Back in Copenhagen, I presented the idea to the decision-makers. I suggested that we embark on a project called "Healthy Cities." The World Health Organization has traditionally dealt with national and international policy, so this was a shift intheir thinking. There had always been community-based health projects. But WHO had not worked systematically with local authorities, with the political level of city governments. But that was our intention with the project, to get a political commitment to health from city governments. The regional director said, "Do it, but don't fail."
In 1983 Trevor Hancock organized a conference in Toronto called "Beyond Healthcare." So when I got permission to launch this project within the European region of WHO, we decided to involve some of these people in the project planning group.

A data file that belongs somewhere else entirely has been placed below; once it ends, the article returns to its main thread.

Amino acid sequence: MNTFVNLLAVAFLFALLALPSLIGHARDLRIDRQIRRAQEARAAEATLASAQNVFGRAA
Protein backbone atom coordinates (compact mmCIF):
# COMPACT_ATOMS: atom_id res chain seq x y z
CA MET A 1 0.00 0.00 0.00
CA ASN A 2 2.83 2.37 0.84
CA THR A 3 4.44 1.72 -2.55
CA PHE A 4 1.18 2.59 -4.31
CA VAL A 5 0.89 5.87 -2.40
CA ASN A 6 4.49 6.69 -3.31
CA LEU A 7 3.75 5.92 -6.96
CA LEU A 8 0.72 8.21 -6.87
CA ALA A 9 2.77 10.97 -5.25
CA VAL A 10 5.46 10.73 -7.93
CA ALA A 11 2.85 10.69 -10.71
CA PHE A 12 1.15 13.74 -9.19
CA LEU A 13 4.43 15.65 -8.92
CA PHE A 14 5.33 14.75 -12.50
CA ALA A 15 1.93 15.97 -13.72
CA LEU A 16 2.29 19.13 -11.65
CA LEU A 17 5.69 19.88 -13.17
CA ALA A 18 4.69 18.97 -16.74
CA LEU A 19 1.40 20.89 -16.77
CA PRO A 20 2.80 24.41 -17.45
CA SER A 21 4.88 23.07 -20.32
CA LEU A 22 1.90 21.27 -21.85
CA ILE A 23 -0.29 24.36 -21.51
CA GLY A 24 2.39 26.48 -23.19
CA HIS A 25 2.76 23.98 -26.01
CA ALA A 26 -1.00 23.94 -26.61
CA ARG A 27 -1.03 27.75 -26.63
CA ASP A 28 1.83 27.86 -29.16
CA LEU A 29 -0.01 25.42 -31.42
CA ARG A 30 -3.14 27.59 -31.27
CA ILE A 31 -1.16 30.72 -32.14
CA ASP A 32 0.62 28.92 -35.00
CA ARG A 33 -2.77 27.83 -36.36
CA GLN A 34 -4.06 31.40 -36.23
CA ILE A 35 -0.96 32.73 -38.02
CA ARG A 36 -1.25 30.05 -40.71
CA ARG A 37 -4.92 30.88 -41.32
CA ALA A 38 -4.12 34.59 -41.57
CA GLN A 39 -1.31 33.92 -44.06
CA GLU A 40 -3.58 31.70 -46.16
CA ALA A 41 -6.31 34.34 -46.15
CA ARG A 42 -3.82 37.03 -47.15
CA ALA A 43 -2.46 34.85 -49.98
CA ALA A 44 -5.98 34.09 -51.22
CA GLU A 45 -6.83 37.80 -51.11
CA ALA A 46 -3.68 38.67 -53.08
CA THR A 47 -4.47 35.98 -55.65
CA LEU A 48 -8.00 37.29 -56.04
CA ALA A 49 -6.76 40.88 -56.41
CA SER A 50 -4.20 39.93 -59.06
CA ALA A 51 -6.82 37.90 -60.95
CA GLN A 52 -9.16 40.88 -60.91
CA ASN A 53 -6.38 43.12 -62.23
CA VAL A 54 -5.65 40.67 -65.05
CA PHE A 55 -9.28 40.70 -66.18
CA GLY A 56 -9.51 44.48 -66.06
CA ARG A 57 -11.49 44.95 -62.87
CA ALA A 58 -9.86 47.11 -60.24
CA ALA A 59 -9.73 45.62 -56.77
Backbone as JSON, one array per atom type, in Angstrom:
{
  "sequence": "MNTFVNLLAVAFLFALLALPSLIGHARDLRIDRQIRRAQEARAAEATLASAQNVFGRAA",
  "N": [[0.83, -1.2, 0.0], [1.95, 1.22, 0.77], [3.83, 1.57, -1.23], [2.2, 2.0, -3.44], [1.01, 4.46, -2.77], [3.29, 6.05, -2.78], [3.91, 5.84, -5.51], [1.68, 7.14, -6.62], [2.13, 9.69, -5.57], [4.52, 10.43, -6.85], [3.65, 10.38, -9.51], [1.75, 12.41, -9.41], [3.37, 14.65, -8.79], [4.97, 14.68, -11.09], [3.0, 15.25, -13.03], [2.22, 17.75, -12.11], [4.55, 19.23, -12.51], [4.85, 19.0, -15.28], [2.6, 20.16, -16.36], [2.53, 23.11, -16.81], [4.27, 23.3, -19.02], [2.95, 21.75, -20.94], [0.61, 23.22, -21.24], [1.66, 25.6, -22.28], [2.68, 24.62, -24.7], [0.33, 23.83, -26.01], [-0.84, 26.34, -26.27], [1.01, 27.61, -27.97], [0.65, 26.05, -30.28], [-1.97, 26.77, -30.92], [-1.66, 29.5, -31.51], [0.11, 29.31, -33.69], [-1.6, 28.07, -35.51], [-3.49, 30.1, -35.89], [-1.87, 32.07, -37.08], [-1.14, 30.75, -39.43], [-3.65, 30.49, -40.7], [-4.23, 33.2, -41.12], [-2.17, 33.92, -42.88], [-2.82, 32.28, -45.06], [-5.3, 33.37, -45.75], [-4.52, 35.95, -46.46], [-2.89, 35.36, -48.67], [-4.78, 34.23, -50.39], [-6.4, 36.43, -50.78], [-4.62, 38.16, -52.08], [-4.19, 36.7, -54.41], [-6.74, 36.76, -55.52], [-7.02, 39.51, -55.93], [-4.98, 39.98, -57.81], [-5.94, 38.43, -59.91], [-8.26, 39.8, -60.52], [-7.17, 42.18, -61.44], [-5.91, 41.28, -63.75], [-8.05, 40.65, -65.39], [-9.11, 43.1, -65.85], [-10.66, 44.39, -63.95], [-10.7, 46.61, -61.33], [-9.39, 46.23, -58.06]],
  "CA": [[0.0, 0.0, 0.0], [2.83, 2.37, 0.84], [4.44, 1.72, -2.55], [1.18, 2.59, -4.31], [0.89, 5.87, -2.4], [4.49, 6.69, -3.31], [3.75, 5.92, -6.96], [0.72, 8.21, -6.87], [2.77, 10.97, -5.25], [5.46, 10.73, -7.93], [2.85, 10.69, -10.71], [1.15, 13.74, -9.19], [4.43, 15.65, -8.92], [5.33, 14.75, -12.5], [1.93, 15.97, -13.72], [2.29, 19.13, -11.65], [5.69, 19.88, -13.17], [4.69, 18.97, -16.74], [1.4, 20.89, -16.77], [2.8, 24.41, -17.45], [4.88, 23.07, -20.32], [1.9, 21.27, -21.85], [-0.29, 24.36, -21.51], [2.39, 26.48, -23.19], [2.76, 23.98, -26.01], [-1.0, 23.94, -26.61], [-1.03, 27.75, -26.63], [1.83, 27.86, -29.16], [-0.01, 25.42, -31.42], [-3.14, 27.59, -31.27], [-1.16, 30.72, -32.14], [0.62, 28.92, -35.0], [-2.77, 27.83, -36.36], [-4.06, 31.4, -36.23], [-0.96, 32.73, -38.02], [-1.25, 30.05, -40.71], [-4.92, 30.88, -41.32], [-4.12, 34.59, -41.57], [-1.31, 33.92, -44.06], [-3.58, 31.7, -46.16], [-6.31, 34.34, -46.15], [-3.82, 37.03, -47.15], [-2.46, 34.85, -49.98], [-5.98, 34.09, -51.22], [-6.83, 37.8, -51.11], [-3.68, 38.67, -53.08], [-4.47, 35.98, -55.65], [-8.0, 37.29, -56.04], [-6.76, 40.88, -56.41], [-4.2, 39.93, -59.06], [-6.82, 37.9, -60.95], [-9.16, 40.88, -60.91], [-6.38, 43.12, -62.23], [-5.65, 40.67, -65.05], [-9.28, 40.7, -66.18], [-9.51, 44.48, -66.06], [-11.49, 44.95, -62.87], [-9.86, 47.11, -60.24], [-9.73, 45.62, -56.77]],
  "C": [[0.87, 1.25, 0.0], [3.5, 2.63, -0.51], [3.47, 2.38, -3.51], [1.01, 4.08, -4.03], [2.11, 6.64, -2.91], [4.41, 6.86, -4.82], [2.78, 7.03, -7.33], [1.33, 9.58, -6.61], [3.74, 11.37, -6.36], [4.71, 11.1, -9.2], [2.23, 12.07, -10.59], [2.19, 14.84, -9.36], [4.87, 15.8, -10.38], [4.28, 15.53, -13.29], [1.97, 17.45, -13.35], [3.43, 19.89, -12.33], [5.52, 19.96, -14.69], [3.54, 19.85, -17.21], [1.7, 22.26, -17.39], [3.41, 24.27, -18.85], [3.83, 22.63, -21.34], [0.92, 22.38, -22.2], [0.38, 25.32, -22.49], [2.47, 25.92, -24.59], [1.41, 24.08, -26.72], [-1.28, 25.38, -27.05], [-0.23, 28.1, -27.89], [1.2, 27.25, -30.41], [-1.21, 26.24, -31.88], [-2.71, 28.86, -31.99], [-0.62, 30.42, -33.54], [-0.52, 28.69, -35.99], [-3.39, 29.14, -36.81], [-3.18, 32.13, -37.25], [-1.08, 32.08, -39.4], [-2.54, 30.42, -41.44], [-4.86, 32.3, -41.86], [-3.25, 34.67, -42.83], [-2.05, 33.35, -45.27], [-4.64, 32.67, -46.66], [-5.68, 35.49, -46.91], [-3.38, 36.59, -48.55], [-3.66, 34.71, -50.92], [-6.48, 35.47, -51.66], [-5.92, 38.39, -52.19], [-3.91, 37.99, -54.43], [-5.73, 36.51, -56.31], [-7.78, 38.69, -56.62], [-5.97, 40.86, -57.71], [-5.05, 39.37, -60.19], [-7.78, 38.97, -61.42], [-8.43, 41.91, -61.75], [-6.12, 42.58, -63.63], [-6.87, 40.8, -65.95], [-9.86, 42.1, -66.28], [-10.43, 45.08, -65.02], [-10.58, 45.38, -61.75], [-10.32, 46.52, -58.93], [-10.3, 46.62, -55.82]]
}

We did a feasibility study, and we were lucky that somebody drew our attention to the fact that Len was traveling through Europe. He came and helped with the feasibility study.
First I did a feasibility study, and then we put together a planning group that included Len and Trevor. I had heard that Len was coming to Europe, and I contacted him to come and help out. He was known as an innovator, as someone who dealt both with public health and urban planning, without staying in the usual boxes.
We went through a period of designating cities, and started with eleven in 1986. There were several rounds of designation. By the end of the five years we had thirty-five project cities in Europe.
We developed a system of business meetings of the cities, at which the representatives from the project cities would come together twice a year to decide on the direction the project should be going. It became a very democratic forum. After the first few years we disbanded the planning group and the cities began to manage the project themselves.
At the end of the five years, when there was a discussion as to whether the project should continue, the cities actually tightened up the criteria for membership. They themselves wanted a project that was tougher on them.